With every passing day, the list of celebrities accused of sexual harassment and assault grows. But celebrities aren’t alone in their proclivity to be abusers, and those in contact with them aren’t the only people at risk. These facts were made abundantly clear by the #MeToo campaign, which began in mid-October. A social media campaign that went viral, #MeToo encouraged millions of women and some men to come forward and acknowledge that they had been victims of sexual assault and/or harassment, bringing international attention to the epidemic of sexual abuse.

Though the #MeToo campaign was groundbreaking, it failed to draw attention to the shocking statistics about the sexual abuse of people with disabilities.

According to  Disability Justice “People with disabilities are sexually assaulted at nearly three times the rate of people without disabilities.” And, says Disability Justice’s website, “A 2005 survey of people with disabilities indicated that 60 percent of respondents had been subjected to some form of unwanted sexual activity…” and “Eighty-three percent of women with disabilities will be sexually assaulted in their lives.” What’s more said the survey, only 3 percent of these incidents are ever reported. What can we do to prevent such abuse from happening? Here’s a start:

Educate yourself
When adults who care for children understand what is developmentally appropriate, they are more likely to pick up on cues that something may be wrong. Stop it has tip sheets that provide examples of behaviors that may indicate a child or teenager is being abused. For instance, younger children who are being abused may regress to behaviors they have already outgrown such as wetting or soiling accidents. Other signs include, having “new words for private body parts… resisting removing clothes for baths, bedtime, toileting or diapering, asking other children to behave sexually or play sexual games and mimicking adult-like sexual behaviors with toys or stuffed animals.” Older children, may exhibit the following behaviors: “writing, drawing, playing or dreaming about sexual or frightening images … developing a new or unusual fear of certain people or places, exhibiting adult-like sexual behaviors, language and knowledge, and leaving ‘clues’ that seem likely to provoke a discussion about sexual issues.” In teenagers, self-harming behaviors such as cutting, substance abuse, compulsive eating or anorexia, depression and suicide attempts may indicate that sexual abuse is happening.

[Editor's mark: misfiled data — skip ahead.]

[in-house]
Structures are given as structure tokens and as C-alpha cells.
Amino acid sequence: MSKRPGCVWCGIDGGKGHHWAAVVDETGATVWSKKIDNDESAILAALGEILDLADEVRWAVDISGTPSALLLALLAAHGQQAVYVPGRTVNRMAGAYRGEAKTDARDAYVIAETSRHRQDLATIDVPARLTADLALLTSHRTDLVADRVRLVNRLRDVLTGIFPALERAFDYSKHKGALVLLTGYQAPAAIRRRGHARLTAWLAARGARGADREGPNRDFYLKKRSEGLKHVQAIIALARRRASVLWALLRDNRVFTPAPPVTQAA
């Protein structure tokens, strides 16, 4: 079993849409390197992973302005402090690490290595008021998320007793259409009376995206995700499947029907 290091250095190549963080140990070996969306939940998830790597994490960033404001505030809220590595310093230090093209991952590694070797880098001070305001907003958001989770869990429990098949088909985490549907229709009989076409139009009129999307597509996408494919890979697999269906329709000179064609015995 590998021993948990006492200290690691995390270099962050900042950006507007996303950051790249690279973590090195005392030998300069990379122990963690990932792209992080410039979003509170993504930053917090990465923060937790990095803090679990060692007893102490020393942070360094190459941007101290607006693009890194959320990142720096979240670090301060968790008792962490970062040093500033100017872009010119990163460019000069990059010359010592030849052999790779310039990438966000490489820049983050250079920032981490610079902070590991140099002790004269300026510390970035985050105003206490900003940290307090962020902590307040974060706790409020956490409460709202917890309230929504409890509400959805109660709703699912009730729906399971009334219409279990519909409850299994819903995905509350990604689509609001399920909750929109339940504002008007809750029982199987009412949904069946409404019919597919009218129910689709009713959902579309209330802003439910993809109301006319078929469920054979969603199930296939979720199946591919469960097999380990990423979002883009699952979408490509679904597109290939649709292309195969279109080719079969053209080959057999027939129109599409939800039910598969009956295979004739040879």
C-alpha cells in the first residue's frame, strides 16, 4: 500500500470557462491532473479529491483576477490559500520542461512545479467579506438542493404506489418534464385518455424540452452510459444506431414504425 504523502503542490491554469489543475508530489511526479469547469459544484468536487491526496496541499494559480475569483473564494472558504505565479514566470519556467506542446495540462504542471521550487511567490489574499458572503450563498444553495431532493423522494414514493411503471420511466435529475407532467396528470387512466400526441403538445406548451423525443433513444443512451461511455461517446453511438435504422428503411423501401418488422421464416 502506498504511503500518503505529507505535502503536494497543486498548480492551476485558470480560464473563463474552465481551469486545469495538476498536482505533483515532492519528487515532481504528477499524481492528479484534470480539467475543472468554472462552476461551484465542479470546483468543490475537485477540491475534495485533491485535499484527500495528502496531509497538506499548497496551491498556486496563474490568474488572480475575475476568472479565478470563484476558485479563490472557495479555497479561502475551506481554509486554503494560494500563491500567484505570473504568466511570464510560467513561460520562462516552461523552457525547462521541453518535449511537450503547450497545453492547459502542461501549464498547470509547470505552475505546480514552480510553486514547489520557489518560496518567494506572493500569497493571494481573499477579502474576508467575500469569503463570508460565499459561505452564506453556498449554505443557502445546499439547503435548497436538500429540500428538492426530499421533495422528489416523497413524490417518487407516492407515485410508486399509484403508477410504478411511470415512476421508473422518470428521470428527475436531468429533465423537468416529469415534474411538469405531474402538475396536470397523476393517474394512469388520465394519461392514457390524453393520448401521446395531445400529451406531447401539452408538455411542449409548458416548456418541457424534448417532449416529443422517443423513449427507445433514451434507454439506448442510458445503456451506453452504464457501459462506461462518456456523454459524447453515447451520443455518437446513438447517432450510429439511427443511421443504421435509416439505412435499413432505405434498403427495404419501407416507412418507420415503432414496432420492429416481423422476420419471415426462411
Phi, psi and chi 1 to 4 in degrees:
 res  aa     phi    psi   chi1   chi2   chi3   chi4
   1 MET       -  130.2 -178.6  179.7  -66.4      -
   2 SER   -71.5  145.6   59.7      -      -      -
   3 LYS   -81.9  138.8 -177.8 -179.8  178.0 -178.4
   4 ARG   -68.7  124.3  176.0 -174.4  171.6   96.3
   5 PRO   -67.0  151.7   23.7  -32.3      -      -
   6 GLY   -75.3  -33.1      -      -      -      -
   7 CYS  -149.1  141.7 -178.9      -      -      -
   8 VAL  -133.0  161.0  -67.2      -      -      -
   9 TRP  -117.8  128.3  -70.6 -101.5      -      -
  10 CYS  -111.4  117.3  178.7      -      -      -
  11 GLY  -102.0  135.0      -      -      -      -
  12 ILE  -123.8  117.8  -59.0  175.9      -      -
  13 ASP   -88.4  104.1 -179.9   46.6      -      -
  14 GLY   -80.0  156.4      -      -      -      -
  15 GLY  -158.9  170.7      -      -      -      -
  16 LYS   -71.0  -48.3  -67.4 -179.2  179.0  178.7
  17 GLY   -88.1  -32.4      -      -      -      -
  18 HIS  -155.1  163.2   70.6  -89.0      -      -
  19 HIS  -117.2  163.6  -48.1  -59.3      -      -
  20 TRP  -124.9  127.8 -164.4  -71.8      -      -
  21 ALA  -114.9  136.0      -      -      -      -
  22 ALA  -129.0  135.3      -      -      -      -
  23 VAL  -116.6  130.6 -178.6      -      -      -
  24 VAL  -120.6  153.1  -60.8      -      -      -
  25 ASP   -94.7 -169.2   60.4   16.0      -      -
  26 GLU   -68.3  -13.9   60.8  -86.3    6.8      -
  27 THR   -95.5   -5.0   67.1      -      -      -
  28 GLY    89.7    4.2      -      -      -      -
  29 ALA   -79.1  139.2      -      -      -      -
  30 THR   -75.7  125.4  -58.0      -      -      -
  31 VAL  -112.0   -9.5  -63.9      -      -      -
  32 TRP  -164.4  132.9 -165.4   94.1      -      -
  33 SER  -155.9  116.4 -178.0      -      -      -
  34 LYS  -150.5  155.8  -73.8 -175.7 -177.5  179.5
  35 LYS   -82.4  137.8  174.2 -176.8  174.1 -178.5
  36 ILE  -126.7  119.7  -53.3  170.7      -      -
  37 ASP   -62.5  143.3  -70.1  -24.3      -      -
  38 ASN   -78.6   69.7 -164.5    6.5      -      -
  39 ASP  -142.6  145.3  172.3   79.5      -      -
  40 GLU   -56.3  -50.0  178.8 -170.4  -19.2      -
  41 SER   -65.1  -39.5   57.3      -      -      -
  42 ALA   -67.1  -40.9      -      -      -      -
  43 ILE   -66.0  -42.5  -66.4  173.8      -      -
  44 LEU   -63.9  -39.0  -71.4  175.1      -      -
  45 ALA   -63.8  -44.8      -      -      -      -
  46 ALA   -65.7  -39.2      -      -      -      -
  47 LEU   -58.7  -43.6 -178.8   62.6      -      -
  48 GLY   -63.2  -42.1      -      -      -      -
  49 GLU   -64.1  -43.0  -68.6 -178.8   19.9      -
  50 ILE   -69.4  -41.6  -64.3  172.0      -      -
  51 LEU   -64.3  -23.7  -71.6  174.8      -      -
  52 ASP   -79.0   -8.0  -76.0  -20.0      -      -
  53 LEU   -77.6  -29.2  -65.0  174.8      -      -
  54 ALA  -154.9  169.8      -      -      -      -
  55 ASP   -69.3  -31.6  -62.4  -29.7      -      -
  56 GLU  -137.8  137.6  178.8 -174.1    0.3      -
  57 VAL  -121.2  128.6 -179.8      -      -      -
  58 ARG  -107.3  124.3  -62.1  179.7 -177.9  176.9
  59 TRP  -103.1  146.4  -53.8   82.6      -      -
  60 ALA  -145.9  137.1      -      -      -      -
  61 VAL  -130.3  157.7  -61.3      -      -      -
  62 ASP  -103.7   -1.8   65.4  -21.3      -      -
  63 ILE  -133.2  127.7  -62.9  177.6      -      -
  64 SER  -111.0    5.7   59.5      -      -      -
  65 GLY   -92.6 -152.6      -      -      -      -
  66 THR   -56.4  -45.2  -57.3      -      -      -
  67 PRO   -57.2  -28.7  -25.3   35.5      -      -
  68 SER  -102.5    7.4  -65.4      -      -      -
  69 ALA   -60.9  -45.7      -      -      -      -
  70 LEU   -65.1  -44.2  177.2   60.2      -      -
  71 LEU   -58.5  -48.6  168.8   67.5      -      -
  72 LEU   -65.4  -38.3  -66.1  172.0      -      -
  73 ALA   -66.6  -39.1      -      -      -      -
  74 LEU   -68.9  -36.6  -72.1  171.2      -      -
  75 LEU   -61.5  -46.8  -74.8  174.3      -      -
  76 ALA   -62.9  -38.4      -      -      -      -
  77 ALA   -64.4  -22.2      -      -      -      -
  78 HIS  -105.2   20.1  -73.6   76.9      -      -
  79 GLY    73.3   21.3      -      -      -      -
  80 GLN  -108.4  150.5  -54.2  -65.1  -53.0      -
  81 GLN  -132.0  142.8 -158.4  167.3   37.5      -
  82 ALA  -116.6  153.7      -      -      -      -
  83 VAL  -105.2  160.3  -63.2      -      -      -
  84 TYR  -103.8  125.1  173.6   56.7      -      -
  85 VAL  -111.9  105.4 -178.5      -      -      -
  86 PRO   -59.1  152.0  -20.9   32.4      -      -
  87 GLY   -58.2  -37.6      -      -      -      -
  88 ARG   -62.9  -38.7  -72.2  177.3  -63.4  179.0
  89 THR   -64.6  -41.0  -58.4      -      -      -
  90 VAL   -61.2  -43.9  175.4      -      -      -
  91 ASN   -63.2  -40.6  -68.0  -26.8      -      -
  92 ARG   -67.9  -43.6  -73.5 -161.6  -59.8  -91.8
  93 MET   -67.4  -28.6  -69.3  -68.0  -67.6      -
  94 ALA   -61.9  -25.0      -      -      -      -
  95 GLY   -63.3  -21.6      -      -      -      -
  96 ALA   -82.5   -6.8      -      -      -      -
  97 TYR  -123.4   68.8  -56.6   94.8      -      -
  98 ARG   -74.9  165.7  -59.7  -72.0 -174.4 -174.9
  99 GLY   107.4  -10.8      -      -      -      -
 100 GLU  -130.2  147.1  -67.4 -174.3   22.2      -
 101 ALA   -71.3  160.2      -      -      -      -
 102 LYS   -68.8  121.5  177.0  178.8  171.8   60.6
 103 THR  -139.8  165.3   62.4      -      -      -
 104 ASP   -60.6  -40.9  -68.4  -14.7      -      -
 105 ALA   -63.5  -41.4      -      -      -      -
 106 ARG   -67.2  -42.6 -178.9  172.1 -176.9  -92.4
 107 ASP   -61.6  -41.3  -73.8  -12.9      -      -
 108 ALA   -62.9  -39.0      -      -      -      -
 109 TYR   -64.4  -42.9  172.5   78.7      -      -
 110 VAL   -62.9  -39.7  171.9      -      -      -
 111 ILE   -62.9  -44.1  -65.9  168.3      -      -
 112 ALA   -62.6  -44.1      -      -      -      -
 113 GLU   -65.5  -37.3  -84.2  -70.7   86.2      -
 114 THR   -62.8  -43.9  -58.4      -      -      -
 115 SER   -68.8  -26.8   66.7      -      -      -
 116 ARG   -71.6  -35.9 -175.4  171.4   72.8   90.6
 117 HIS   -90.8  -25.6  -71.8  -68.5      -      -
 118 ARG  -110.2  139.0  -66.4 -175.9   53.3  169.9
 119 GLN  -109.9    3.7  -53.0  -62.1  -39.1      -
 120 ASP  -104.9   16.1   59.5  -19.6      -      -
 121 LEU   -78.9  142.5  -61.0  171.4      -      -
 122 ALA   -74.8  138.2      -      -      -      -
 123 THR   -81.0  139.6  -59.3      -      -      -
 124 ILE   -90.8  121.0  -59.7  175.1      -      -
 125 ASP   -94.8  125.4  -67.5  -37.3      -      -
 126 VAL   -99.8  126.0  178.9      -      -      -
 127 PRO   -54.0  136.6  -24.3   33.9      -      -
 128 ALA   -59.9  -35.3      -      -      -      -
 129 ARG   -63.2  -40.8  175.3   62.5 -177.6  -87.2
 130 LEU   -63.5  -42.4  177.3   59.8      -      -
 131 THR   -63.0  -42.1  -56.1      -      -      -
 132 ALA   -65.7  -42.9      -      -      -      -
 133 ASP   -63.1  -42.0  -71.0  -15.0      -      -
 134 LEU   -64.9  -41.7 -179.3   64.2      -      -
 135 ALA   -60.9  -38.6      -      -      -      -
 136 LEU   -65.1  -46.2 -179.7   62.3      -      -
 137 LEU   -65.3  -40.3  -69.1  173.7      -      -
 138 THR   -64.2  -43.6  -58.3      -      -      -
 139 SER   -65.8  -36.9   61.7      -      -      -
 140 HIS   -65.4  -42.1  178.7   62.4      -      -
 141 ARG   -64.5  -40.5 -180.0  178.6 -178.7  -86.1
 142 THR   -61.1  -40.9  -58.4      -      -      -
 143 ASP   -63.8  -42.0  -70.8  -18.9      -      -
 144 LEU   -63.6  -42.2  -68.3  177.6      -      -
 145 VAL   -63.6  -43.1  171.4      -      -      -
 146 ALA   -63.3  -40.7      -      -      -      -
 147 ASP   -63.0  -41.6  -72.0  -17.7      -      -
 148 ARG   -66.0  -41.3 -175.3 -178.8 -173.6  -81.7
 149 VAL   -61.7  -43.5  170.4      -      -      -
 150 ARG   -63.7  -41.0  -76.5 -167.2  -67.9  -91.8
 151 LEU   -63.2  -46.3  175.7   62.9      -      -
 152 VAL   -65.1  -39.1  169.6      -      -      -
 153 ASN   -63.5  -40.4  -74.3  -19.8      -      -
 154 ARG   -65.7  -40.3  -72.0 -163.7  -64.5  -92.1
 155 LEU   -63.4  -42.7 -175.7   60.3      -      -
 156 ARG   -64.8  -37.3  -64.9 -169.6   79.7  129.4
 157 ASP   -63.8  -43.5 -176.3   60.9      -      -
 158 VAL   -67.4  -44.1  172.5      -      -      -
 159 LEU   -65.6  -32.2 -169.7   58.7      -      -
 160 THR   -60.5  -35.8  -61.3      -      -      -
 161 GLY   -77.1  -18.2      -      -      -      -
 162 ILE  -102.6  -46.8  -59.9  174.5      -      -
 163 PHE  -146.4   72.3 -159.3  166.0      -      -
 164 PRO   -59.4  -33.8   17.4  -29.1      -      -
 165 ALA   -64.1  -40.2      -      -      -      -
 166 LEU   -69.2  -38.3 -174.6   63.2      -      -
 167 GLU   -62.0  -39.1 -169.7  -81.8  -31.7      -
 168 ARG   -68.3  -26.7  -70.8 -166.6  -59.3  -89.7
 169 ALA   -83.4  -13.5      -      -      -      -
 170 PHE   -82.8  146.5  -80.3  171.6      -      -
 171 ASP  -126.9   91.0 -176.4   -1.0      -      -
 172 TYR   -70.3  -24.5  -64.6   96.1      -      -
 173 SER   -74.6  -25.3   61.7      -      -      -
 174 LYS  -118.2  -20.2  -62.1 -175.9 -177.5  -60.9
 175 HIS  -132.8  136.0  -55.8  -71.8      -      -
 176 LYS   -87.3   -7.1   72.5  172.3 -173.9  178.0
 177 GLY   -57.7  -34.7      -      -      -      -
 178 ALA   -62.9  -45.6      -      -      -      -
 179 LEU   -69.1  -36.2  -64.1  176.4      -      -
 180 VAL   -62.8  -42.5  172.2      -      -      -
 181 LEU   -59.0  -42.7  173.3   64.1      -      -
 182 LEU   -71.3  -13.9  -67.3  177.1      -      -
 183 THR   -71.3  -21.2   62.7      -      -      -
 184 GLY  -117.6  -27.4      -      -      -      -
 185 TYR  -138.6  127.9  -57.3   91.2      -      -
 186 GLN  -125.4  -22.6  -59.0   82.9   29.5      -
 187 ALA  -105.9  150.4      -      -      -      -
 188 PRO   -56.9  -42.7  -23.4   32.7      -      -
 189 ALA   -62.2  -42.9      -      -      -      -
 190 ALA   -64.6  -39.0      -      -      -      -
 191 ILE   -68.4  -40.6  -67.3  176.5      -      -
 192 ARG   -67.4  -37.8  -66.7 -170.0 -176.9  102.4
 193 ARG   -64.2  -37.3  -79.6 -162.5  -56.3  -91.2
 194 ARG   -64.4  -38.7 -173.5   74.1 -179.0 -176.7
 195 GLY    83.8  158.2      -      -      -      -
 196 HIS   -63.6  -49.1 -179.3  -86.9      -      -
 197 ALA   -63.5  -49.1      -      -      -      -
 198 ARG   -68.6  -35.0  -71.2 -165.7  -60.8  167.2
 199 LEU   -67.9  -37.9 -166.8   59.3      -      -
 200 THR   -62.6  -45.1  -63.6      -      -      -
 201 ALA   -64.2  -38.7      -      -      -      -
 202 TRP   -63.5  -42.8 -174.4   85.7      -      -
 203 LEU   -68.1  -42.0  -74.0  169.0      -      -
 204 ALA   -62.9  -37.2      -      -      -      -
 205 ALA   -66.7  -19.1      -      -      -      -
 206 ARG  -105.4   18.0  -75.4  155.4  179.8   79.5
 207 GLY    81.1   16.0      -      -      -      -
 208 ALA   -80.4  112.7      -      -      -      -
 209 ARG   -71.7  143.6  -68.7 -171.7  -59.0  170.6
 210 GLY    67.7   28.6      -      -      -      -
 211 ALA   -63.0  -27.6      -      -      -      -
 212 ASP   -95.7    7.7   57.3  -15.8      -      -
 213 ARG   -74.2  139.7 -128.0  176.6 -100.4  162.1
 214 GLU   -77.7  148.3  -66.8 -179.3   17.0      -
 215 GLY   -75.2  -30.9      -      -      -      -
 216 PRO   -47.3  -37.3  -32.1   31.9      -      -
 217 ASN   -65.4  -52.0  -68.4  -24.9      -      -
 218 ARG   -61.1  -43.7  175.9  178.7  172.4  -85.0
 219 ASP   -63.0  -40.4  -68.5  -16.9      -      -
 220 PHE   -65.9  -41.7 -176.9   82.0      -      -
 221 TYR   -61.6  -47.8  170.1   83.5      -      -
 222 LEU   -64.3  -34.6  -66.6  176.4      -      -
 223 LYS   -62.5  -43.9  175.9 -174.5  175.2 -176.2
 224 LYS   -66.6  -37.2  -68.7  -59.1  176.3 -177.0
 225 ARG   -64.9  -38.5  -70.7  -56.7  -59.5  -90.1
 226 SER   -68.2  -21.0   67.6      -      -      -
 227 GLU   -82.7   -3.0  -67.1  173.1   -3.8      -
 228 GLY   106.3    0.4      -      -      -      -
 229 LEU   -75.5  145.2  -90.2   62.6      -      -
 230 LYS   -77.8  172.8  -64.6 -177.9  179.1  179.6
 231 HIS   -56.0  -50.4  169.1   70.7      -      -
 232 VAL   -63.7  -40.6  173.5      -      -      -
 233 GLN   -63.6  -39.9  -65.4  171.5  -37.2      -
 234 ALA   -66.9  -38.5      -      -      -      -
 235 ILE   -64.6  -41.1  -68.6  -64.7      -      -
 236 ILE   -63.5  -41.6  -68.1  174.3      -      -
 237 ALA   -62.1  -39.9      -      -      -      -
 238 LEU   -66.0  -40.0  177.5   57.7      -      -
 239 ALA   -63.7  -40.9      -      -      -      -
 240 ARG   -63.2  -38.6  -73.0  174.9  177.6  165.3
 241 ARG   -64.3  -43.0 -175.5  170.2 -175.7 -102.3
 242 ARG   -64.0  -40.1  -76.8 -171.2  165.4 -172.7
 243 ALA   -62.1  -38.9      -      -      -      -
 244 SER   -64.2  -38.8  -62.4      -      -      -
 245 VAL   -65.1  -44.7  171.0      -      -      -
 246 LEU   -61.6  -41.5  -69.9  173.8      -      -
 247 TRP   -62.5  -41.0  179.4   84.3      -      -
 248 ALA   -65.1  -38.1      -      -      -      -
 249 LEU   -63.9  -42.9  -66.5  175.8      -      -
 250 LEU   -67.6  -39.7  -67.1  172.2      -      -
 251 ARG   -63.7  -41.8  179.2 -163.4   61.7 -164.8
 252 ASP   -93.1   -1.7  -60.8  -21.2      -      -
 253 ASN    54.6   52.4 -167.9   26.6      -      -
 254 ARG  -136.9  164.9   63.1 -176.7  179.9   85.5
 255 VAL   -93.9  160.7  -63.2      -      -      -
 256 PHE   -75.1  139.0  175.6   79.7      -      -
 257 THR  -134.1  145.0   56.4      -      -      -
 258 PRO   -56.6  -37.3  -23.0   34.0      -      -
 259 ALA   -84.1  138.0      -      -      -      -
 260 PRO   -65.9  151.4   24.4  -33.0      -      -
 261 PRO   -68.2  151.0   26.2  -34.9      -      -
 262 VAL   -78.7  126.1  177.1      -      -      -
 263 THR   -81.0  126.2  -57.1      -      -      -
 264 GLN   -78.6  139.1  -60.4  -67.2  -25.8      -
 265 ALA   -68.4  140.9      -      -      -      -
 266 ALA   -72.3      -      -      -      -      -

Educate children
Adults should speak to their children in developmentally appropriate ways about the differences between healthy and abusive sexual behavior. For example, says Stop It Now, “Teach children the proper names for body parts and what to do if someone tries to touch them in a sexual way. Make sure young children know that no one has the right to touch their private parts (unless for medical reasons) and that they should not touch anyone else’s private parts.”

Respect children’s boundaries.
Don’t force children to hug and kiss people if they aren’t comfortable doing so. Knock before entering a teen’s room, and give them privacy in the bathroom, or when they’re changing clothes.

Keep lines of communication open
Let children know they can talk with you or another trusted adult and that no topic is off limits.

Says Stop It Now: “Research shows that having someone to talk with and confide in plays a key role in how well a child will bounce back from stressful events. Having a safe, responsible and consistent adult for a child or adolescent to turn to is critical.”

 Familiarize yourself with community resources
Know where to turn if you believe that a child may be being harassed or abused. When a child is being hurt by an adult or family member, it can be painful to face up to that fact. We may wish it wasn’t happening, or try to deny what we believe to be true. Sometimes, our suspicions are wrong. But don’t let your wishes or fears keep you from getting a child the support he needs. Reach out and do all you can to protect her.

School Days, school days…